Speaker: Ms. May
Time: 28/11/2022 17:32:44
Ms. Elizabeth May (Saanich—Gulf Islands, GP): Madam Speaker, I acknowledge I am standing today, as any day that I am on Parliament Hill, on Algonquin land of the Anishnabeg peoples. I say a large meegwetch to them.
I am speaking today, as we all are, to Bill C-27, which is really three bills in one. My other parliamentary colleagues have already canvassed the bare outline of this, that we are looking at three bills: an act to create a consumer privacy protection act, as well a personal Information and data protection tribunal act, which largely replaces some of what there was already in PIPEDA in the past, and a brand new artificial intelligence and data act.
I want to start with the artificial intelligence and data act because it is the part with which all of us are least familiar. Much of what we see in this bill was previously before Parliament in last session’s Bill C-11. There is a lot here to dig into and understand.
As I was reading through the whole concept of what kind of harms are done by artificial intelligence, I found my myself thinking back to a novel that came out in 1949. The kind of technology described in George Orwell’s book, famously called 1984, was unthinkable then. The dystopian vision of a great writer like a George Orwell or a Margaret Atwood is hard to imagine.
I will never forget the scene in the opening of The Handmaid’s Tale, where a woman goes into a store and her debit card is taken from her. At that moment, we did not have debit cards. Margaret Atwood had to describe this futuristic concept of a piece of plastic that gave us access to our bank without using cash. No one had heard of it then.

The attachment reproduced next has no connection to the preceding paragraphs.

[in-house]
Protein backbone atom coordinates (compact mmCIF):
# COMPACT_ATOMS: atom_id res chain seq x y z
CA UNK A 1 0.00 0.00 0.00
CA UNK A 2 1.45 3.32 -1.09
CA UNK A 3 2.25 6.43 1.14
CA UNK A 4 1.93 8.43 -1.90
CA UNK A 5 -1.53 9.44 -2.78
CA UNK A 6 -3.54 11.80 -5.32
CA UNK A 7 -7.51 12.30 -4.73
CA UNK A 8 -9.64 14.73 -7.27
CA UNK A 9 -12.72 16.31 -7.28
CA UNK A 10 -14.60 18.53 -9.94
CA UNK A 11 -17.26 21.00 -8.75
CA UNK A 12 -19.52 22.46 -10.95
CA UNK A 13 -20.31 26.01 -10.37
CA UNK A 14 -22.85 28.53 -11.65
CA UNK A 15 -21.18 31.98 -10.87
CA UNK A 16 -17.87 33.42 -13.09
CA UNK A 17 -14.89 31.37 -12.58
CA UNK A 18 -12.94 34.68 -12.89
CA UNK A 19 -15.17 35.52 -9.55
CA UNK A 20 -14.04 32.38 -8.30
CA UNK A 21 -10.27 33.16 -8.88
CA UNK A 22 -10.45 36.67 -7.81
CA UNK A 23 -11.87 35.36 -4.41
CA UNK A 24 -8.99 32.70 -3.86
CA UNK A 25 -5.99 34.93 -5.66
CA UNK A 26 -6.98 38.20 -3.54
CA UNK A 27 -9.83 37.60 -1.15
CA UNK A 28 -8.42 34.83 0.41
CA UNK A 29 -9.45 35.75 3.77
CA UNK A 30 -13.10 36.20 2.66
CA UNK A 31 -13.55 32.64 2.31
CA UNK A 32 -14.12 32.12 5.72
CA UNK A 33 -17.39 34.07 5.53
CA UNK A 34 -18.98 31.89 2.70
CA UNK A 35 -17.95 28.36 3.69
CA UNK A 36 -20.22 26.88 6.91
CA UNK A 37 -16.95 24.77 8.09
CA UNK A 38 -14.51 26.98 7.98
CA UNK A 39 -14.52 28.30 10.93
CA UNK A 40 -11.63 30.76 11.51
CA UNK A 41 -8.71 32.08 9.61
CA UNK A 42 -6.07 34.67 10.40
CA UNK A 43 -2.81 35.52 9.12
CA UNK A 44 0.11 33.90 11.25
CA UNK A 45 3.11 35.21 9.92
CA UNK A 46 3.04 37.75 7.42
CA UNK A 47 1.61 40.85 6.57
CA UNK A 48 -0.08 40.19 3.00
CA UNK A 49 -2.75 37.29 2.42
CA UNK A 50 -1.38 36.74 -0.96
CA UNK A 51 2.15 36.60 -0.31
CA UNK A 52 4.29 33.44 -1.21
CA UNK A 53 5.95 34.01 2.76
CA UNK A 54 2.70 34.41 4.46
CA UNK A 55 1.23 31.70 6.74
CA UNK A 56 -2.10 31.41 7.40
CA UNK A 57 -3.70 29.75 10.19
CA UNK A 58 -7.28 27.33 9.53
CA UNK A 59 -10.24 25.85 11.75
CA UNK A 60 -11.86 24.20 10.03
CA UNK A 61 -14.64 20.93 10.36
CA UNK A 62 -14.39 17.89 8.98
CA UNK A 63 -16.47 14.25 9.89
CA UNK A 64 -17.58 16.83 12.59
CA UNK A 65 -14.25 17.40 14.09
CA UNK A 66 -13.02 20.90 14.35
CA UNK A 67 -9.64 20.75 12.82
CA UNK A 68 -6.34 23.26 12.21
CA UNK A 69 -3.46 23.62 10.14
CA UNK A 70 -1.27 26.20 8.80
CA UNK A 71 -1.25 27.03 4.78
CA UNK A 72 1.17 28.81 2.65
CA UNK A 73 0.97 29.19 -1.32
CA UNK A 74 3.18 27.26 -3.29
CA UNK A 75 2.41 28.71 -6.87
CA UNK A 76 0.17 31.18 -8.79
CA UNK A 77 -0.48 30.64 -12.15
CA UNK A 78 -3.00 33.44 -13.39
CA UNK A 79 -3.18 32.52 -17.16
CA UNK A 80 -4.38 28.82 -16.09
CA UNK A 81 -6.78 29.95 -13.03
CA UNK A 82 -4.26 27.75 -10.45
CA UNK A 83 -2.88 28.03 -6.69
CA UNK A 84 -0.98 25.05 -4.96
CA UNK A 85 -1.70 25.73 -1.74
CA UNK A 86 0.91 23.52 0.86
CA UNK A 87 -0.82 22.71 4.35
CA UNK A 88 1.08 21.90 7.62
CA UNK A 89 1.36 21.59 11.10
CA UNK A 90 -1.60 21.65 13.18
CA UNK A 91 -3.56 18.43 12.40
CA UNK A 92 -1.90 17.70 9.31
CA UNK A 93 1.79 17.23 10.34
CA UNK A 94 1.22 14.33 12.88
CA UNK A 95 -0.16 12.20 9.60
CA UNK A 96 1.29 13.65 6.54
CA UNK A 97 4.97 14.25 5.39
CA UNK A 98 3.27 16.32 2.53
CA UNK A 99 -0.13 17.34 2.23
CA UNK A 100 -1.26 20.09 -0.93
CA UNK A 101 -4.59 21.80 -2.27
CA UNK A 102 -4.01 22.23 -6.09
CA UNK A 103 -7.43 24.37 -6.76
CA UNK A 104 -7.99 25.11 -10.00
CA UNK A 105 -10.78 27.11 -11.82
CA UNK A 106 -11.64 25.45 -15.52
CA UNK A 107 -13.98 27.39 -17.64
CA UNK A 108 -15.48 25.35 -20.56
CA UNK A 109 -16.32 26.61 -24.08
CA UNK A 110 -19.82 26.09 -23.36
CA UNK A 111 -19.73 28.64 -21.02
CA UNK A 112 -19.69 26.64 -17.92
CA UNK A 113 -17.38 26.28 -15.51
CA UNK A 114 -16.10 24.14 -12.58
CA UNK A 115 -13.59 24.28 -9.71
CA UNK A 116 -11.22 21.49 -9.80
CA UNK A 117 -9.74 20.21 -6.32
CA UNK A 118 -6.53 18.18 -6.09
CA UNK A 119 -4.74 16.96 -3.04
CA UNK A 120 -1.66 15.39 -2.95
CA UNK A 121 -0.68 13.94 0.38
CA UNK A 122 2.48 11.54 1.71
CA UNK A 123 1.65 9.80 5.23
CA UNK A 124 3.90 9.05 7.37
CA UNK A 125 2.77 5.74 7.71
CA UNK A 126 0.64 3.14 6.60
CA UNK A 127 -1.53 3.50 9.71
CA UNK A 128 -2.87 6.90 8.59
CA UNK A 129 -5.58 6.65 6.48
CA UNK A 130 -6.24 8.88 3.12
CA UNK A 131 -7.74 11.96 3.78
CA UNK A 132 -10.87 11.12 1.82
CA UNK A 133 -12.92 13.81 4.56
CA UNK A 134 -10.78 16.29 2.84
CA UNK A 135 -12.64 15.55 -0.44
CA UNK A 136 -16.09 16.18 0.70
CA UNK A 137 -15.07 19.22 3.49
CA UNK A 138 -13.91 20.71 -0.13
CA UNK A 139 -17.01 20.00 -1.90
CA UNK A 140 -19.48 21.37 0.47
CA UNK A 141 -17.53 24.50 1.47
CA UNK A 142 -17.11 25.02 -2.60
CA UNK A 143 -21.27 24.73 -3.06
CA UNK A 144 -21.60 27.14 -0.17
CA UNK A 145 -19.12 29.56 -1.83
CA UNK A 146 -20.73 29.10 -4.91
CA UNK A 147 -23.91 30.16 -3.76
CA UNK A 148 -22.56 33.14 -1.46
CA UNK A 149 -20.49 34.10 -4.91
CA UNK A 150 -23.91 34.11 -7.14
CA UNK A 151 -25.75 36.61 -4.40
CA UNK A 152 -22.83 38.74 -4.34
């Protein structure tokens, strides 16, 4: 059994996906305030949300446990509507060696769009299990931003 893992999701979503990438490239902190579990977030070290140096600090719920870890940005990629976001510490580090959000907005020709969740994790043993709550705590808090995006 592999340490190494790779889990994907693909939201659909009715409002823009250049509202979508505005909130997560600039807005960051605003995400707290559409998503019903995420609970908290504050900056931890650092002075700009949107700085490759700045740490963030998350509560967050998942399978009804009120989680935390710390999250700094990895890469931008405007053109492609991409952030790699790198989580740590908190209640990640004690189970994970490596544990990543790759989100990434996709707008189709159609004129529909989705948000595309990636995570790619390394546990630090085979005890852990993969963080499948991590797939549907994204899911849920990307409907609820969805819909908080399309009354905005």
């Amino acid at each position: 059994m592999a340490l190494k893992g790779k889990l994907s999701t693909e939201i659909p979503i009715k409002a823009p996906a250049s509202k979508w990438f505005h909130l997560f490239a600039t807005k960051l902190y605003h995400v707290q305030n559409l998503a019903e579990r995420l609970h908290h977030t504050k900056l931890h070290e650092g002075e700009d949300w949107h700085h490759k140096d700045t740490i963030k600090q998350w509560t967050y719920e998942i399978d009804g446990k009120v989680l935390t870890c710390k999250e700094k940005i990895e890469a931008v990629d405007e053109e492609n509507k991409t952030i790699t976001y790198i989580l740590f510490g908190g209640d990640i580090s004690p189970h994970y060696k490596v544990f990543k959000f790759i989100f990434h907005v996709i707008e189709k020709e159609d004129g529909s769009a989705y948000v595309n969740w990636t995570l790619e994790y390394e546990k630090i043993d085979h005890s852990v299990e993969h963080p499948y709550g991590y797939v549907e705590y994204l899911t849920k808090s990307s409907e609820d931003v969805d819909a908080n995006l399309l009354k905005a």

There are the words from George Orwell, written in 1949, about the way in which artificial intelligence and new technologies can really cause harm, in a dystopian sense. In 1984, it states, “It was terribly dangerous to let your thoughts wander when you were in any public place or within range of a telescreen. The smallest thing could give you away.”
More recently, there is the song by The Police and written by Sting and others. I will never forget that once I went to a session on rights to privacy being under assault and a British jurist brought with him for his opening of the speech, “Every breath you take, And every move you make, Every bond you break, Every step you take, I’ll be watching you.”
We live in a time when artificial intelligence can be enormously invasive of our privacy with things like visual recognition systems, as the hon. member for Selkirk—Interlake—Eastman was just speaking to. These are things that, for someone like myself born in 1954, are all rather new, but it is new for people born in 1990, too. It is very new technology and bringing in legislation to control it is equally new and challenging for us as parliamentarians. The whole notion that we are going to be able to spot the ways in which artificial intelligence can affect our democracy is something that will take time.